2. Perform the test until you cannot complete any more push-ups while keeping your back straight and, if you are a male, keeping the legs straight as well. The key to completing the test properly is to maintain a rigid position and keep the back flat. If necessary, you can take a brief rest in the up position (not lying on the floor).
3. Record your results.
*Normative data for the push-up and modified push-up are based on a population that is 20 years of age and older.
THE SIT-AND-REACH TEST
This test, while not perfect, provides some information about the hamstring muscle group. The more the hamstrings allow one to reach forward, the less it restricts movement of the pelvis.
The test score gives you an idea of how flexible you are for this particular task. Having a low score indicates that more work is needed to improve the ability of the hamstring muscle group to stretch when you do the sit-and-reach movement.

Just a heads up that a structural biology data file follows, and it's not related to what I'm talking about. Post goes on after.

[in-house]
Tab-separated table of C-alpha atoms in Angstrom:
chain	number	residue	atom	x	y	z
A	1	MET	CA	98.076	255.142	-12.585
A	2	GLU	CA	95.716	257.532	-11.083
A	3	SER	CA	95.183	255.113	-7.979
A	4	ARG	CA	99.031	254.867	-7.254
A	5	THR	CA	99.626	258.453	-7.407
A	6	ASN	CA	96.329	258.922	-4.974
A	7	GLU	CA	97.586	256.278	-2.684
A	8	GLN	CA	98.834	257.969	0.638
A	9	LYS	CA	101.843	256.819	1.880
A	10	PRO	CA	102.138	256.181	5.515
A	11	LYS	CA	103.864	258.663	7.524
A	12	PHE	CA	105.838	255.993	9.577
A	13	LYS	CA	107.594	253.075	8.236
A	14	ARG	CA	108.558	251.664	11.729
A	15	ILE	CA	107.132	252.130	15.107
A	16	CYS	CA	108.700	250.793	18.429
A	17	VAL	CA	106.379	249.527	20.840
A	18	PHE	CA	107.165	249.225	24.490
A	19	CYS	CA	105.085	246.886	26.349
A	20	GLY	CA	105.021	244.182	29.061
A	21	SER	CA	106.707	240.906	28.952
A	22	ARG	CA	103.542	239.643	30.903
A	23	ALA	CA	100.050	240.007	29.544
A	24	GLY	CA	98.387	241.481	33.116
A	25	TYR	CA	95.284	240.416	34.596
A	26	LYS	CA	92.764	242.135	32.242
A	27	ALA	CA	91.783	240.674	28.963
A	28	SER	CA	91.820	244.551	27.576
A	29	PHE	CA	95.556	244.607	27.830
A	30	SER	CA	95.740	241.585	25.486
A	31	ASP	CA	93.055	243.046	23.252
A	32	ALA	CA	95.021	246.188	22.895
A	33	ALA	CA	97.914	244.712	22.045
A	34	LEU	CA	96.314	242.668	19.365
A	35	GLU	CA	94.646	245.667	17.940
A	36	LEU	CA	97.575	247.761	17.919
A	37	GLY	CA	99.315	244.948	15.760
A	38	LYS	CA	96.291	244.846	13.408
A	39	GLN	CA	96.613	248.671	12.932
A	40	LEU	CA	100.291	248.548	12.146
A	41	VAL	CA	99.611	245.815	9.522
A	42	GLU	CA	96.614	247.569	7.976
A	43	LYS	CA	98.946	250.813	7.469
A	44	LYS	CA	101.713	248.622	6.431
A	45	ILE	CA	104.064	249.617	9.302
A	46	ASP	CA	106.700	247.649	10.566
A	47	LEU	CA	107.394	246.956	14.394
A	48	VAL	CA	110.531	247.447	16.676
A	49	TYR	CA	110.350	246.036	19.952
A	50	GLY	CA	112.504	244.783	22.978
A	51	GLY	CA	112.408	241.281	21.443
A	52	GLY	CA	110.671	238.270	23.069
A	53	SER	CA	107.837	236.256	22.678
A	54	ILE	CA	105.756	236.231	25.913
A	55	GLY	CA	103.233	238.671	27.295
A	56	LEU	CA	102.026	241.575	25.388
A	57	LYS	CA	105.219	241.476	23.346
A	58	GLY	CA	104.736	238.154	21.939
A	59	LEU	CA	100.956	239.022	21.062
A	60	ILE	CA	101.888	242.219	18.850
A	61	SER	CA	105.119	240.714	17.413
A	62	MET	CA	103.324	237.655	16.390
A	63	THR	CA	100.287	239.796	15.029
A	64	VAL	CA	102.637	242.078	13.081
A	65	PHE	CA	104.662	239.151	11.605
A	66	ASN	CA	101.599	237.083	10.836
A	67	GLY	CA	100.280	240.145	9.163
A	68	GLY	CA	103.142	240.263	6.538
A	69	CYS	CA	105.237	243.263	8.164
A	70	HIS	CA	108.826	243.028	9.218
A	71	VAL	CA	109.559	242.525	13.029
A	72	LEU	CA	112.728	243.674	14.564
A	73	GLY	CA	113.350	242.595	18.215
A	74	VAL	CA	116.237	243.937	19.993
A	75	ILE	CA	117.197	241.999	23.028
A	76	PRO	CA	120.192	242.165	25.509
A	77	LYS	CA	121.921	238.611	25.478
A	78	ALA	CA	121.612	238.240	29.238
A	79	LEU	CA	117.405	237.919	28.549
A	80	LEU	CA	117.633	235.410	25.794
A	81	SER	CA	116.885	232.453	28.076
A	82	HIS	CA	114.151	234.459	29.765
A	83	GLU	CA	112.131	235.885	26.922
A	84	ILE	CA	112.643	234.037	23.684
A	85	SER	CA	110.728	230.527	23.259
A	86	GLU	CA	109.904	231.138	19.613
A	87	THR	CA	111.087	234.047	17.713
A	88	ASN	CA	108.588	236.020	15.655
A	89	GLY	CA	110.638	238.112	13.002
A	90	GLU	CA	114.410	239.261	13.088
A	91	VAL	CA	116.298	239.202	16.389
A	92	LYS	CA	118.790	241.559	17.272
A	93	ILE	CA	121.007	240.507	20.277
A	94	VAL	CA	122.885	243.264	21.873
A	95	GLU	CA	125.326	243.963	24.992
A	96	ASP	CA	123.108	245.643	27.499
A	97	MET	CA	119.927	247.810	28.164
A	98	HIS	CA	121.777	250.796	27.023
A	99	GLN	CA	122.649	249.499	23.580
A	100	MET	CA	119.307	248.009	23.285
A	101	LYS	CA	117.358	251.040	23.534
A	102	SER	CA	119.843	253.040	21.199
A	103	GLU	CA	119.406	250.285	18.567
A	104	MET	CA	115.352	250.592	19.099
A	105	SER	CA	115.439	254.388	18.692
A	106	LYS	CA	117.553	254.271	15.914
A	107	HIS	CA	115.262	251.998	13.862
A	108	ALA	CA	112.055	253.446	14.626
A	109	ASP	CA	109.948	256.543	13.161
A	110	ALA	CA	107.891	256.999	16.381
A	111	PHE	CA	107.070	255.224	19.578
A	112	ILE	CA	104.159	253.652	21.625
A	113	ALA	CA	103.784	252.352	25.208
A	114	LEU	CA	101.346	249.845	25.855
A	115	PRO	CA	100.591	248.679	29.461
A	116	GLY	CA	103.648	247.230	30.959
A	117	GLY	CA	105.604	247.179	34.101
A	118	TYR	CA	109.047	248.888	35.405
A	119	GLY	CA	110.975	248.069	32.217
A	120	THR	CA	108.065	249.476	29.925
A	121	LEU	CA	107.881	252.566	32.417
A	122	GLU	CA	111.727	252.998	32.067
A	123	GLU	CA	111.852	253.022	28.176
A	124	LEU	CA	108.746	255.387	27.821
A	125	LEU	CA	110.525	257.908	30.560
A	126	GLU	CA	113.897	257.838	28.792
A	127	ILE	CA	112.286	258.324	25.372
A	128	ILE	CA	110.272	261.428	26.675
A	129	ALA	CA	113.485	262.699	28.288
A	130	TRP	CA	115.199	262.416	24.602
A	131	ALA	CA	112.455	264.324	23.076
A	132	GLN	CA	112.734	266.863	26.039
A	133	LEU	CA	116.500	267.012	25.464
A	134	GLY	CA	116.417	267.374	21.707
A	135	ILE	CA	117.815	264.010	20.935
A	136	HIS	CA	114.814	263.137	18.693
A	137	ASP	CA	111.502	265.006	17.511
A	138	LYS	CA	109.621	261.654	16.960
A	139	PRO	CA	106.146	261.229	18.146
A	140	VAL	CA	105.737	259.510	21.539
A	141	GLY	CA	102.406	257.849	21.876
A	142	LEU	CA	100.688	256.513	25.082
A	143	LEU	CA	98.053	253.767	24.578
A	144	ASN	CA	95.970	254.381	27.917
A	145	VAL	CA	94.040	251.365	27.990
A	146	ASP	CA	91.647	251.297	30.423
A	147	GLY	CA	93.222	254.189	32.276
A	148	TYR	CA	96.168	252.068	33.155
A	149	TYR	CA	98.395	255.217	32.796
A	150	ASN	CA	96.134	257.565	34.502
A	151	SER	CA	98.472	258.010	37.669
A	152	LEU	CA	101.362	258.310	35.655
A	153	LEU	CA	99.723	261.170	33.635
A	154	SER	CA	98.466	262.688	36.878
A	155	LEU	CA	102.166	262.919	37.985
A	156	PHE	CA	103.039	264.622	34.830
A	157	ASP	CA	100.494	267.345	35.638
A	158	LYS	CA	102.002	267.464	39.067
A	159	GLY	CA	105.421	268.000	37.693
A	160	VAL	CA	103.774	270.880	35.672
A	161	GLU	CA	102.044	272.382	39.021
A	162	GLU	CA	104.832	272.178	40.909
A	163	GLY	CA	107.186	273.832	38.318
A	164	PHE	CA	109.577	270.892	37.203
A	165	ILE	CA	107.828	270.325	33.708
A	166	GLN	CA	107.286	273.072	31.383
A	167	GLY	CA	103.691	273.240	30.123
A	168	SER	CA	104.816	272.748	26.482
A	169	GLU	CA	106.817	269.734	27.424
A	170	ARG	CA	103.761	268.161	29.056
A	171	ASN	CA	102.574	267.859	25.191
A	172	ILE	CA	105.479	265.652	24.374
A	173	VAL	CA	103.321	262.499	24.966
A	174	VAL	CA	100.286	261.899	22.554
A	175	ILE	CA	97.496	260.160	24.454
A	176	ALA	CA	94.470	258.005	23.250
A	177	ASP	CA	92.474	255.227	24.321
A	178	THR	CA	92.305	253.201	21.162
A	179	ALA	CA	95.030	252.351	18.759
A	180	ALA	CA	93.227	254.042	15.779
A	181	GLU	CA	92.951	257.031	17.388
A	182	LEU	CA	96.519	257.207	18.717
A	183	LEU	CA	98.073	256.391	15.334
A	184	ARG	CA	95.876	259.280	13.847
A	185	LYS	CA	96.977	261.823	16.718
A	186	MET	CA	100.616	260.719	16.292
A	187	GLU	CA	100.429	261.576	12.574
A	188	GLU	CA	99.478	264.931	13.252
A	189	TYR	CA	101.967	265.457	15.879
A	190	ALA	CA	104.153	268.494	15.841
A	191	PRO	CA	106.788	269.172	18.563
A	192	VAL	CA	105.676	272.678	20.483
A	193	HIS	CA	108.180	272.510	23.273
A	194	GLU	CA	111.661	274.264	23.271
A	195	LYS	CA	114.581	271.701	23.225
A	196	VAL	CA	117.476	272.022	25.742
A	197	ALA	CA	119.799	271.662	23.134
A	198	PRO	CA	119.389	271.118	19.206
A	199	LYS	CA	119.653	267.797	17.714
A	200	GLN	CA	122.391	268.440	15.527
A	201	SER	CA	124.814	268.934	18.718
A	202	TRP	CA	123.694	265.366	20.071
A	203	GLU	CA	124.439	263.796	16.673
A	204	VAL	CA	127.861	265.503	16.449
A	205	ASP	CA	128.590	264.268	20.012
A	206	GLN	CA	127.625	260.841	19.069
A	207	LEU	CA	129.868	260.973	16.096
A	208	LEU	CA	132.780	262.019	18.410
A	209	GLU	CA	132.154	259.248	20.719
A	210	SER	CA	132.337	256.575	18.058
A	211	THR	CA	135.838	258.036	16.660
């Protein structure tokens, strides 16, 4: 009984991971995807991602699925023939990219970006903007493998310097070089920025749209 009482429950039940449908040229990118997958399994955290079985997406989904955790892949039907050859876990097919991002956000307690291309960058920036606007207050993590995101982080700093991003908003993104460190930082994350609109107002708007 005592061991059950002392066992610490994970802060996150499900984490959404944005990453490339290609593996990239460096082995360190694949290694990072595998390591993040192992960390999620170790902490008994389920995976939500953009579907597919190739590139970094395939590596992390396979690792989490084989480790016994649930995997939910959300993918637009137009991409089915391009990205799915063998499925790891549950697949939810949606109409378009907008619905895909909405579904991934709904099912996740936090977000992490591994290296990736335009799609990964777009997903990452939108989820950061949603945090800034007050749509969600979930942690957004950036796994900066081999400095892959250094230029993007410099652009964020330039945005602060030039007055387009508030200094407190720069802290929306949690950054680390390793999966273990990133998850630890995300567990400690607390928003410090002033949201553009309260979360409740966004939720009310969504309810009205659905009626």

What you will need:
*Tape measure or yardstick and tape and a partner to help record score.
1. Perform a series of static stretches. These stretches should focus on stretching the trunk and legs. Following the stretches, you may also want to do some brisk walking.
2. Place a yardstick on the floor and put a long piece of masking tape over the 15 inch mark at a right angle to the yardstick.
3. Remove your shoes and sit on the floor with the yardstick between the legs (0 mark close to your crotch), with your feet about 12 inches apart. Heels should be at the 14 inch mark at the start of the stretch to account for the fact that the legs tend to move forward when performing the stretch.
4. With the fingertips in contact with the yardstick, slowly stretch forward with both hands as far as possible noting where the fingertips are to the closest inch. Exhaling when you stretch forward and dropping the head may allow you to stretch a bit further. Do not use fast and sudden motions, which can injure your hamstring muscles.
5. Perform the stretch three times with a few seconds of rest between stretches.